This past Sunday, if you went by Union Square, you saw the annual Passport to Taiwan Festival. Held on a day within the second full week of May, the specific week within Asian Pacific American Heritage month dedicated to Taiwanese Americans, the festival had everything from live music played by Taiwanese American talent, to food stands where people tried staples of Taiwanese cuisine. But this year the festival had even more than usual to celebrate. Besides the Taiwanese Relations Act and a rich immigrant history, this years’ festival also celebrated Taiwan’s historic ruling on marriage equality.
With a bill passed on May 17 and taking into effect on May 24, Taiwan became the first country in Asia to legalize same-sex marriage. After years and years of activism and pride, the vote came down to 66-27. So, this years’ Taiwanese American Heritage week also marked the lead up to Taiwan’s marriage equality ruling. Now that another week’s gone by, here’s all the love and joy from Taiwan’s first week of marriage equality.
Taiwanese couples wasted no time after the monumental ruling to tie the knot. NPR reported that this past Saturday, around 20 couples married during a huge banquet celebration in Taipei. The couples walked down a red carpet, supporters applauding and cheering for them on their way in.
According to CNN, there was more than 1,000 people involved in the mass celebration of love. There were stage performances of live music and drag, and food for everyone to enjoy. A huge moment of the night was when iconic Taiwanese gay rights activist Chia Chia-wei married Marc Yuan and Shane Lin, one of the first couples to wed. Chia Chia-wei became a prominent face of gay rights in Taiwan when he came out on national television back in March 1986. For decades since then, Chia Chia-wei has been a leader for LGBTQ issues such the care needed for HIV/AIDS patients, Chia Chia-wei opened a center specifically for their needs. For the wedding banquet, Chia Chia-wei wore a rainbow headband and a red coat decorated with teddy bears, prideful as always.
Gay rights has long been a difficult and divisive issue in Asia, but it’s now finally seeing major progress. It’s important, though, to acknowledge the ways Taiwan, and other Asian countries, still have to go. Taiwan’s historic move towards gay rights did not come without controversy and caveats.
Taiwan’s’ status as a country is still largely debated. Despite having its own President (right now, the nation has its first female president Tsai Ing-wen) and government, many still treat the country as part of China, this was very evident in how news outlets reported Taiwan’s historic ruling. Instead of reporting Taiwan as the first country, many leaned on vague language to avoid making a definitive statement on Taiwan’s agency as a nation. A popular choice of phrasing has been to just call Taiwan the first “place” in Asia to legalize same-sex marriage.The Guardian even walked back on their initial caption on Instagram, making a correction to label Taiwan as a state. This kind of reporting, though standard at this point given how tense the issue of Taiwan’s status is, not only robs the country of its agency but downplays how big of an advance this was for gay rights in Asia.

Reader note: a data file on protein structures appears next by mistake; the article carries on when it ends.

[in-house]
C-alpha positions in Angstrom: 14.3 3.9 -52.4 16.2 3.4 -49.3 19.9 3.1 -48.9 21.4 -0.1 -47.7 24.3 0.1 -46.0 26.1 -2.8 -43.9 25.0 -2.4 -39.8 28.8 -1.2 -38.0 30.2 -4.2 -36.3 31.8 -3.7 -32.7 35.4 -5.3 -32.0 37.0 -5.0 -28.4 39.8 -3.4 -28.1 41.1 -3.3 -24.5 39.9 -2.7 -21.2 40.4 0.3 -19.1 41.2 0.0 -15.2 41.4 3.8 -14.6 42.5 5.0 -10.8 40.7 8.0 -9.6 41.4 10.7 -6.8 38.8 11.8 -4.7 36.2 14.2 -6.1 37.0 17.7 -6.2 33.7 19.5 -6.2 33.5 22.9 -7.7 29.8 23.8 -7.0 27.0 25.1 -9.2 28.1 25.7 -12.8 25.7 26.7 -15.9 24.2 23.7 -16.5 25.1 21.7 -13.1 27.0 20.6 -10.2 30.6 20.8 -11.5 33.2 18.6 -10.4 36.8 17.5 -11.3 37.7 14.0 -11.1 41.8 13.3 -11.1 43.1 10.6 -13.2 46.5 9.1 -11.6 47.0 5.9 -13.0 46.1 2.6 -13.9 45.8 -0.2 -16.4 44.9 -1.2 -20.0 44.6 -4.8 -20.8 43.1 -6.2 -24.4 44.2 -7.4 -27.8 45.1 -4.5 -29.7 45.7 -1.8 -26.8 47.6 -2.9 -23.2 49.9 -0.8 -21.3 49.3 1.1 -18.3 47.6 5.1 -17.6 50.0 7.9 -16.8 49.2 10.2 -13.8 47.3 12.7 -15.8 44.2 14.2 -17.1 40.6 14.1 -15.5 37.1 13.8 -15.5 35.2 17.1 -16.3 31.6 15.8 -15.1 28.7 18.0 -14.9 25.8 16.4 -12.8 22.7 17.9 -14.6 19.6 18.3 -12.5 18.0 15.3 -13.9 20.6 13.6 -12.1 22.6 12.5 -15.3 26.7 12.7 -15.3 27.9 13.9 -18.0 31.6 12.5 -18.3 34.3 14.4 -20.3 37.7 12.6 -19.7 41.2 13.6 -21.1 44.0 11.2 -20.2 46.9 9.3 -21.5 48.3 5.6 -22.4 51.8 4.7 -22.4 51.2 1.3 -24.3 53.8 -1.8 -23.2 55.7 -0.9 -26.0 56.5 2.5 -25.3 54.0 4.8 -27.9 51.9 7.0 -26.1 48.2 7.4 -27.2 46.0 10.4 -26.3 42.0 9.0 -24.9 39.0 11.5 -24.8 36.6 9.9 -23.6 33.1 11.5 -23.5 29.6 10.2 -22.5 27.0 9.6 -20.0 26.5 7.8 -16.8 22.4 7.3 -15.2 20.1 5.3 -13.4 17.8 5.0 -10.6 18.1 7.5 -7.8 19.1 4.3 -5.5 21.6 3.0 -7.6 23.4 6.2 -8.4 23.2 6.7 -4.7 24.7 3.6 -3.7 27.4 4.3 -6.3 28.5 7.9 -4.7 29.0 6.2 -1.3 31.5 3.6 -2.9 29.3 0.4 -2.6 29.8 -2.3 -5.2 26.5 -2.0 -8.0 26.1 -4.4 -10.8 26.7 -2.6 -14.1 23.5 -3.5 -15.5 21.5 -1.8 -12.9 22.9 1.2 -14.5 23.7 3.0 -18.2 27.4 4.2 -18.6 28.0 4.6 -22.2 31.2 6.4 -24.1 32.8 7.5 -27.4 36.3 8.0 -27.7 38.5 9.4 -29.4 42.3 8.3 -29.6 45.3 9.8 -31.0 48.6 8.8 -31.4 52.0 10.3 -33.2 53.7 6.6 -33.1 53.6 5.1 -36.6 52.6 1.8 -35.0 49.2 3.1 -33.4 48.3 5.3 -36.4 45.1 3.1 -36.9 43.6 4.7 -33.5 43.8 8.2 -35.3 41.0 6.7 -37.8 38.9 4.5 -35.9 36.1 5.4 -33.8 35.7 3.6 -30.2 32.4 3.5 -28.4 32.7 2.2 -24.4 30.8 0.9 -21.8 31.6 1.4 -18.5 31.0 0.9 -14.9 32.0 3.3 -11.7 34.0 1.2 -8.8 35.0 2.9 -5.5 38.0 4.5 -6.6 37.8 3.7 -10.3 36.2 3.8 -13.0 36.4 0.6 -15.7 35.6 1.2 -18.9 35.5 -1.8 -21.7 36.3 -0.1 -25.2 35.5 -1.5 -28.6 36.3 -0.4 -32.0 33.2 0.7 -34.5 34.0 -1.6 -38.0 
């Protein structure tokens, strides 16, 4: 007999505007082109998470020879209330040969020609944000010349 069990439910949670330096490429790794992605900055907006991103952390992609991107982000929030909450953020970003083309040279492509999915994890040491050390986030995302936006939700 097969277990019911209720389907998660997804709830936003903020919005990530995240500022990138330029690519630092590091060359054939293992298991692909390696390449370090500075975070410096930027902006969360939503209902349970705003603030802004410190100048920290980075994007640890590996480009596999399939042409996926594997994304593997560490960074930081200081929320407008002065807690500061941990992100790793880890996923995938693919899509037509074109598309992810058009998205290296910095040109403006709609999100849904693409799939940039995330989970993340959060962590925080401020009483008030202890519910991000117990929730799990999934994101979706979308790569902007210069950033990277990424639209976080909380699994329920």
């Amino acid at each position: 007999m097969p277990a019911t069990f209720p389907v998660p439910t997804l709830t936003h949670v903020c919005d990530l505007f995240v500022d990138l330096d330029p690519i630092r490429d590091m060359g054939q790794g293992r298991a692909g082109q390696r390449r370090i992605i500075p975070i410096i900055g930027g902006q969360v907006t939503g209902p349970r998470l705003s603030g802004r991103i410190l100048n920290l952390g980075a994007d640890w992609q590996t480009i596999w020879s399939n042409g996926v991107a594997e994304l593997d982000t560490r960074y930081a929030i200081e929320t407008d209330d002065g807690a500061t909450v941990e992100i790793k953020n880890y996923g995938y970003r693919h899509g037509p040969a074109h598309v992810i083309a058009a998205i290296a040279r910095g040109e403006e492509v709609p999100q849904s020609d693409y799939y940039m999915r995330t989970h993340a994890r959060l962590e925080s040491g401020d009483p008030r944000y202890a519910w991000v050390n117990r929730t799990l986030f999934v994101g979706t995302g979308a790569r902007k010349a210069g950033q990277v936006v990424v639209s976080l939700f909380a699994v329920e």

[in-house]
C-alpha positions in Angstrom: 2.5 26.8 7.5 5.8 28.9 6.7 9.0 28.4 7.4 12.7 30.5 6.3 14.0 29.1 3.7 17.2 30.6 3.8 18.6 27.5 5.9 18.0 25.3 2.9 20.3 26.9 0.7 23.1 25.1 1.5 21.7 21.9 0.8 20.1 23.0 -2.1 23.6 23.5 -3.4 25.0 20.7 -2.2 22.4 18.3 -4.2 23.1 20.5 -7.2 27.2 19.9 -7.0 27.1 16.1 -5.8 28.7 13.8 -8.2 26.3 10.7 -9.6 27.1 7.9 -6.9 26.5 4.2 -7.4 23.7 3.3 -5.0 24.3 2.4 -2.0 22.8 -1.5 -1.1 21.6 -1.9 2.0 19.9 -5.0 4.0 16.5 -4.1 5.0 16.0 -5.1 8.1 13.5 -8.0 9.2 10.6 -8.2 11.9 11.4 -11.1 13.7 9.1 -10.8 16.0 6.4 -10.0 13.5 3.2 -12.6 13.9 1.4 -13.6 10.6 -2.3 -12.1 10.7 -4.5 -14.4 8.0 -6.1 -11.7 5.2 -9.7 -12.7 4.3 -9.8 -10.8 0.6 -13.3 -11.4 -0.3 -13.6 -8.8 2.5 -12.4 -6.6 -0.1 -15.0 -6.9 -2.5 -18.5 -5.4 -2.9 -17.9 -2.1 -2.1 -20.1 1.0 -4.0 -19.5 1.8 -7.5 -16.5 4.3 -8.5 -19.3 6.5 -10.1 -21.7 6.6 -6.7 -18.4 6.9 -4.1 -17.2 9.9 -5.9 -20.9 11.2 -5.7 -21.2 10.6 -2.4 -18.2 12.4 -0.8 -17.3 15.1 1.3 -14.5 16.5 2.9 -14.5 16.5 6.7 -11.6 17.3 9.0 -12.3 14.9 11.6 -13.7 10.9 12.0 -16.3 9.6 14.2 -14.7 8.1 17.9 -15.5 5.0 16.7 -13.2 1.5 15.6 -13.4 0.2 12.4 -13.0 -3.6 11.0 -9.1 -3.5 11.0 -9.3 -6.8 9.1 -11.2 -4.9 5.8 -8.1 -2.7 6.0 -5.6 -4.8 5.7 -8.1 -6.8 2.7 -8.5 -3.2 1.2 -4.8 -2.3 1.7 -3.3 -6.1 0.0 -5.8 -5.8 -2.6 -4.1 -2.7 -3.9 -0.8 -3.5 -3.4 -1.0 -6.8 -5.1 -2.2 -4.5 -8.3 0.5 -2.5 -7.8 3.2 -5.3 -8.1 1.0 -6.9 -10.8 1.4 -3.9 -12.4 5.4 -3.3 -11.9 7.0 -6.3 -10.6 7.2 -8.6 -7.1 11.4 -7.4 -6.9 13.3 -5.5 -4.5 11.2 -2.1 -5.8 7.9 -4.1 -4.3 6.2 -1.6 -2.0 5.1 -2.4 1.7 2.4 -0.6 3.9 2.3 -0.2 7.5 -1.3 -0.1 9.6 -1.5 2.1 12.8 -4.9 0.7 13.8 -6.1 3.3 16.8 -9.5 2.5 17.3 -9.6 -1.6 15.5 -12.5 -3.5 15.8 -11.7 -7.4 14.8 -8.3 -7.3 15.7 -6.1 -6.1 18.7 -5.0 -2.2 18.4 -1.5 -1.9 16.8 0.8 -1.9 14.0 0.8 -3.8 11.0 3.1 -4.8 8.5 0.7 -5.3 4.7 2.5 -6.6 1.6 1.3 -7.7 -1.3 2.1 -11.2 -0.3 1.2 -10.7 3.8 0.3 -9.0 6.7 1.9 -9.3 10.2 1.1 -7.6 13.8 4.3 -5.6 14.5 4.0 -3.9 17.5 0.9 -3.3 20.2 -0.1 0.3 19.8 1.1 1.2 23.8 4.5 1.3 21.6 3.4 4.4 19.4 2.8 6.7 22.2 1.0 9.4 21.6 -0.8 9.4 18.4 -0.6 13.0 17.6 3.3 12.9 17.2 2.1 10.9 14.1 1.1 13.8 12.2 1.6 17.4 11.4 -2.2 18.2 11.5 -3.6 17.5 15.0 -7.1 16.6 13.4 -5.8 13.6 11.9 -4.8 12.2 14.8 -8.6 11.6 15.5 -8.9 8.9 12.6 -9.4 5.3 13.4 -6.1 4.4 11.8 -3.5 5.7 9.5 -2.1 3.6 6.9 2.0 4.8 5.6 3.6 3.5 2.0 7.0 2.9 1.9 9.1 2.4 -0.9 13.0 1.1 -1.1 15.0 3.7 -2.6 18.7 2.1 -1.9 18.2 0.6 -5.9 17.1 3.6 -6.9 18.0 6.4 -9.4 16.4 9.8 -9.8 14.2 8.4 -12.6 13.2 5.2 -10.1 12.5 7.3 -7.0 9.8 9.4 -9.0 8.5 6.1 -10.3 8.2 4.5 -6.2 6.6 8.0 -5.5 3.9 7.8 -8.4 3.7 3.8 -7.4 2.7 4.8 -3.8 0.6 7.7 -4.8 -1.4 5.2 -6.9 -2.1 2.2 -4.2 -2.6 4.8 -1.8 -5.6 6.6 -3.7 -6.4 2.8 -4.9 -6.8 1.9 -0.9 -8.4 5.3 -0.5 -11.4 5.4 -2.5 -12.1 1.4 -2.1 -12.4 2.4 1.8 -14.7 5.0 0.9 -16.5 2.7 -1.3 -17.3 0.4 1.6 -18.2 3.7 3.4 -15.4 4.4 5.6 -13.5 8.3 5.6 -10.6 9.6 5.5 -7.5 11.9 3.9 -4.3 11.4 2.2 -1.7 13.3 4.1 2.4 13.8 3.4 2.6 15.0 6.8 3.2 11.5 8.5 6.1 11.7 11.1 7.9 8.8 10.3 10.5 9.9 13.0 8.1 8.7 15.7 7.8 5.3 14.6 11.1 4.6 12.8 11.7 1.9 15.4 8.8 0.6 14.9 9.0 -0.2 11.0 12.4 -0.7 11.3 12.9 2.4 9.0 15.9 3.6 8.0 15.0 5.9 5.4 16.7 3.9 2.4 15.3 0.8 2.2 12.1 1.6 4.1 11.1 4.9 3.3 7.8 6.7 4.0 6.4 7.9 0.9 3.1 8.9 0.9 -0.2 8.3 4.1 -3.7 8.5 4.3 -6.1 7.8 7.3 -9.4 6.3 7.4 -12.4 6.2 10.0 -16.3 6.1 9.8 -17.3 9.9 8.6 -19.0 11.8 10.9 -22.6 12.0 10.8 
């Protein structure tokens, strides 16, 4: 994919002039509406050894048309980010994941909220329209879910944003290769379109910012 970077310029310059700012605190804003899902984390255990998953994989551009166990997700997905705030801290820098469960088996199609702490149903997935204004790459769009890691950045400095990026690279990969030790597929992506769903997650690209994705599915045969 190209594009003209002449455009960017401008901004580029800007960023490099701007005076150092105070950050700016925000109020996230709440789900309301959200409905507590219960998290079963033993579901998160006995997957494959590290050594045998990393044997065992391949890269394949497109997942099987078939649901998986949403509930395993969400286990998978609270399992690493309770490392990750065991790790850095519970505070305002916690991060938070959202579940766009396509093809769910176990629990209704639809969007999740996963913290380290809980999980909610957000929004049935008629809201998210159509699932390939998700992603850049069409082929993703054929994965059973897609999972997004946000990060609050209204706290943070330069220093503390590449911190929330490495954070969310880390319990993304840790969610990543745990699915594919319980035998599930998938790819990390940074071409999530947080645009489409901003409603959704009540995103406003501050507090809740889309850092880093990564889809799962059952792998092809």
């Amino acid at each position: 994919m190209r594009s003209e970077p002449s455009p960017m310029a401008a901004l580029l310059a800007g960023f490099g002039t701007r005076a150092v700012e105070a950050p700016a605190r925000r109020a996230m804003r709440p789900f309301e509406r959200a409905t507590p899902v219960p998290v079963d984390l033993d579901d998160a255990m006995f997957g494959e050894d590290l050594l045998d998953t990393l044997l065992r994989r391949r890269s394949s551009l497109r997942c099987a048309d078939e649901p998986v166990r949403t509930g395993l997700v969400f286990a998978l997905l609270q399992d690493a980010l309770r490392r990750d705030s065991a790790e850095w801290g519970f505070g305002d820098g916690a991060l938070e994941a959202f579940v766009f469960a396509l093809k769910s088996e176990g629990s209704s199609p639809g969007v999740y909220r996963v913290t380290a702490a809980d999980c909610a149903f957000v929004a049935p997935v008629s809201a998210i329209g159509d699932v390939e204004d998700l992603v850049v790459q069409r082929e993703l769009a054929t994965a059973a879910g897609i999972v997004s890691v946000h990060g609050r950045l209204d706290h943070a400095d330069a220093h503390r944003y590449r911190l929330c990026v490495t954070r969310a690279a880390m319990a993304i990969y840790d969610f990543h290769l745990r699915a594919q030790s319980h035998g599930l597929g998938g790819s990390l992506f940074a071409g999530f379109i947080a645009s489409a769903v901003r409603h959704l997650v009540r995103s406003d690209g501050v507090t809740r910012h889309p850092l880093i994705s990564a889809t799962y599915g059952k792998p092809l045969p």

So, let’s state it right now clearly: Taiwan was the first country in Asia to legalize same-sex marriage.
The since deleted post from the Guardian’s Instagram.
As historic and amazing as this was though, the legislature does still put limitations on LGBTQ couples. Amnesty International pointed out that the law still skirts around aspects of adoption and custody rights. The issue of children has been one of the most debated aspects of marriage equality in Taiwan, it was a large part of all the drafts drawn of the bill and a factor that anti-gay protesters clung to.
This new legislature does allow same-sex couples custody of children, however, the children must have biological ties to the couple for joint-adoption. Straight couples have always had the right to adopt non-biological children. So, now that a week of a celebration and love has gone by, more activism and work must follow. This was a monumental move towards equality, but there’s always more work to be done. It’s as Chia Chia-wei told The New York Times “Progress is good. More progress is even better.”